Home visiting programs are based on relationships and connections between parents and professionals who help new families get a healthy start. Where does technology fit into these relationships?
Given the potential and seemingly incessant growth of technology, home visitors around the country are now using it, everything from hand-held video cameras that help parents learn from their interactions with their children to iPads that connect families with parenting resources, New America Foundation’s EdCentral reports.
Since Washington is a national leader in home visiting, it’s not surprising home visiting programs employ technology around the state. In northeastern Washington, for example, the Selkirk School District uses iPads to emphasize parent-child interaction, development-centered parenting and family well-being. The district’s iPads support early learning with apps for reading stories, listening to music, learning to recognize symbols and colors, introducing early math concepts and other development. (Check out the full story: “In Eastern Washington, High-Tech Toy Becomes a Learning Tool.”)
Overall, Washington state’s home visitors often use tablets to help new parents learn and reflect on parenting skills and assess their skills, says Quen Zorrah, Washington State Nurse Consultant for Nurse-Family Partnership. During a visit, for example, a home visitor will use her tablet to record a mom reading to her child. Together, they will watch the recording to learn what a mother is doing well and perhaps what behaviors she could change, Zorrah adds.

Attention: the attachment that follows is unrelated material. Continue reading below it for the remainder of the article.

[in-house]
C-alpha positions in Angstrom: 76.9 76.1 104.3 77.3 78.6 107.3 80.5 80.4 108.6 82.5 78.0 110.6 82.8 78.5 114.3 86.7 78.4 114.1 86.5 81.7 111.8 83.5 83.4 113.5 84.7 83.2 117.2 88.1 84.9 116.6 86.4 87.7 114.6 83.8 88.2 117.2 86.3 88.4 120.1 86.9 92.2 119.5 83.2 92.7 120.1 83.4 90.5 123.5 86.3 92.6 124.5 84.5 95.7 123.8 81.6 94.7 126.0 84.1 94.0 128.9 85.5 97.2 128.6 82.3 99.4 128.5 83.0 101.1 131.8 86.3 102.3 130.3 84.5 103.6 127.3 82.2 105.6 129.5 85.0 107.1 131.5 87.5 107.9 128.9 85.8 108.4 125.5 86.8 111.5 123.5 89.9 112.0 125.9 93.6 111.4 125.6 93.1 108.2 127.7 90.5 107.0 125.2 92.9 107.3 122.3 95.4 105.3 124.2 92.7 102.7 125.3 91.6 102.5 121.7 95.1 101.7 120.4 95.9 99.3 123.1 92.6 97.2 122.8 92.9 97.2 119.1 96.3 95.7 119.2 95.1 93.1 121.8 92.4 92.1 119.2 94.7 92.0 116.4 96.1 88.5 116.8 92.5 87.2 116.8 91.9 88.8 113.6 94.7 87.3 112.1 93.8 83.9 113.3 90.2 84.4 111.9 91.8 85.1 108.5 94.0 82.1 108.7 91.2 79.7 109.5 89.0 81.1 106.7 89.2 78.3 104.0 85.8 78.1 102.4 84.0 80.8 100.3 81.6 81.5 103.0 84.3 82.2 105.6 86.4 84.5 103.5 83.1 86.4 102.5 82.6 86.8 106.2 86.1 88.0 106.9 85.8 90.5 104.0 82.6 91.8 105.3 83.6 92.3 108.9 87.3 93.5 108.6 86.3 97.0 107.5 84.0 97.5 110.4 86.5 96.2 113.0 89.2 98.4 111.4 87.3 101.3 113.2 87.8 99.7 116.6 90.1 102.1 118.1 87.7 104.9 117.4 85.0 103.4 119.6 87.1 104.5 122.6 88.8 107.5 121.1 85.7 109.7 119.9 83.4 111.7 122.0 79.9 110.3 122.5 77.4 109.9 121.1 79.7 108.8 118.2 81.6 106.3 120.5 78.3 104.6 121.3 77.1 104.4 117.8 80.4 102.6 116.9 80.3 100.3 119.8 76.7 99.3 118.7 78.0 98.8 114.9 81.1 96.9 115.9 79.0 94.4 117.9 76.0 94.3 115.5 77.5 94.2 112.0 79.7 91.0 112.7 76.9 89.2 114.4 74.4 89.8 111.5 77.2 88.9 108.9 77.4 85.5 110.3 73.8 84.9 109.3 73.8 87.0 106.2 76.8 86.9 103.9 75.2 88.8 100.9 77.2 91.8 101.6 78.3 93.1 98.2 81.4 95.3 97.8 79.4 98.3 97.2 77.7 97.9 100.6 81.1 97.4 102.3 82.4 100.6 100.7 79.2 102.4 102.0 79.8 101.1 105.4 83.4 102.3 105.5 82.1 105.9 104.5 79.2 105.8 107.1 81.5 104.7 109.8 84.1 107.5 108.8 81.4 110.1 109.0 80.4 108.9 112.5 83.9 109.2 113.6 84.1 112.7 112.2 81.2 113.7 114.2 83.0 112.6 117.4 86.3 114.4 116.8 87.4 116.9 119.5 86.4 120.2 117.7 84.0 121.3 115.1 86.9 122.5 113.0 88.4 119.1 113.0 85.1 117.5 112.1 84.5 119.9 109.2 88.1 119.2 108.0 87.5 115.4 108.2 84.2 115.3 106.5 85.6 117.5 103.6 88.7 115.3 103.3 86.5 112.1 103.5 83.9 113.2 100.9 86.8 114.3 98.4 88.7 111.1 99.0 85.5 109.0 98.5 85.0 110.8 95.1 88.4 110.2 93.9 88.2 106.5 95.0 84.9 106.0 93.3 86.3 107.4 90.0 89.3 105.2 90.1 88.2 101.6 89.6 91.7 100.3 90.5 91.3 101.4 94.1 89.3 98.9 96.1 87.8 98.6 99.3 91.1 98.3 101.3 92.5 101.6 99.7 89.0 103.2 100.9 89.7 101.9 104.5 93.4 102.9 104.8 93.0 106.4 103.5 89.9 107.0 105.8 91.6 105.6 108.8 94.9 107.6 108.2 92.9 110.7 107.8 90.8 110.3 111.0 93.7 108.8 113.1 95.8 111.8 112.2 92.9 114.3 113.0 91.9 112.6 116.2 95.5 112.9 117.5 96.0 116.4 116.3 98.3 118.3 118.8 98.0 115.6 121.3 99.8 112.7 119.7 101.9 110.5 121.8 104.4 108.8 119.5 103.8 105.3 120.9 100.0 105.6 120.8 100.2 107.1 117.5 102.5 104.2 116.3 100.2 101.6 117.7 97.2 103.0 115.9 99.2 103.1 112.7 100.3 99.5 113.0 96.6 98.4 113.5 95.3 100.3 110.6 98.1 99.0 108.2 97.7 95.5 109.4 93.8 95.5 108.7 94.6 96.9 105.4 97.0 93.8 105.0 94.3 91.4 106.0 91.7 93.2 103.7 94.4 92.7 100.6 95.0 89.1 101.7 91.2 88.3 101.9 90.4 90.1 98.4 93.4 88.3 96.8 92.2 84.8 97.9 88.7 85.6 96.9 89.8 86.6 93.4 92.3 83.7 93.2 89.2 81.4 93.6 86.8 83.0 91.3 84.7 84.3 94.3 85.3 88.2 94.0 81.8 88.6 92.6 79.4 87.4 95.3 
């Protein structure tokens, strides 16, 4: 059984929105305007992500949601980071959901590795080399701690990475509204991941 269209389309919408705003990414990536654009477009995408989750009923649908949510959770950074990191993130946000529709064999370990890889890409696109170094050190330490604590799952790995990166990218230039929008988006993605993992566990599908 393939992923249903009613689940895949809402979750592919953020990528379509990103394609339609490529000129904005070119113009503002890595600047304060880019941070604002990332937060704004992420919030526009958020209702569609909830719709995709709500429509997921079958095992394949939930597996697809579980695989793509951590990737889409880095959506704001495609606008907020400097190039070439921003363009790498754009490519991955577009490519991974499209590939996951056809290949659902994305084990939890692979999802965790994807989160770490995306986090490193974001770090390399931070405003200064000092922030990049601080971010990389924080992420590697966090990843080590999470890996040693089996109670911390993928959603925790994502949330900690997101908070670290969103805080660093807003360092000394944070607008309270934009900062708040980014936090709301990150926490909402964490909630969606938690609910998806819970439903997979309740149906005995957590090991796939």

“Some of the nurses are using video to record parent-child interactions and bring the video back to share the successes that they observed,” said Gina Veloni, a program manager for ChildStrive in Snohomish County. “We are promoting and improving parent-child experiences one interaction at a time.”
During these visits, early educators also use tablets to share information with parents about parenting skills and community resources, and help them fill out forms for health insurance and other resources.
In home visiting, current and future technologies contain a lot of potential, including the possibility of narrowing one of the widest opportunity gaps being discussed in early education circles: by age four children in low-income families have heard 30 million fewer words than higher-income children, according to New America Foundation’s Ed Central.
This story lays out how new technology could enhance early literacy and home visiting.
…(H)ome visiting programs are trying out new forms of outreach using technology to show instead of tell. DVDs, for example, have been employed for years to provide parents with tips and techniques for promoting their children’s development.
—“What New Technologies Could Mean for Home Visiting and Early Literacy.” Ed Central, 8/5/14.
But, it’s important to remember technology enhances home visiting and that relationships and connections are still what make home visiting successful, Nurse-Family Partnership’s Zorrah says.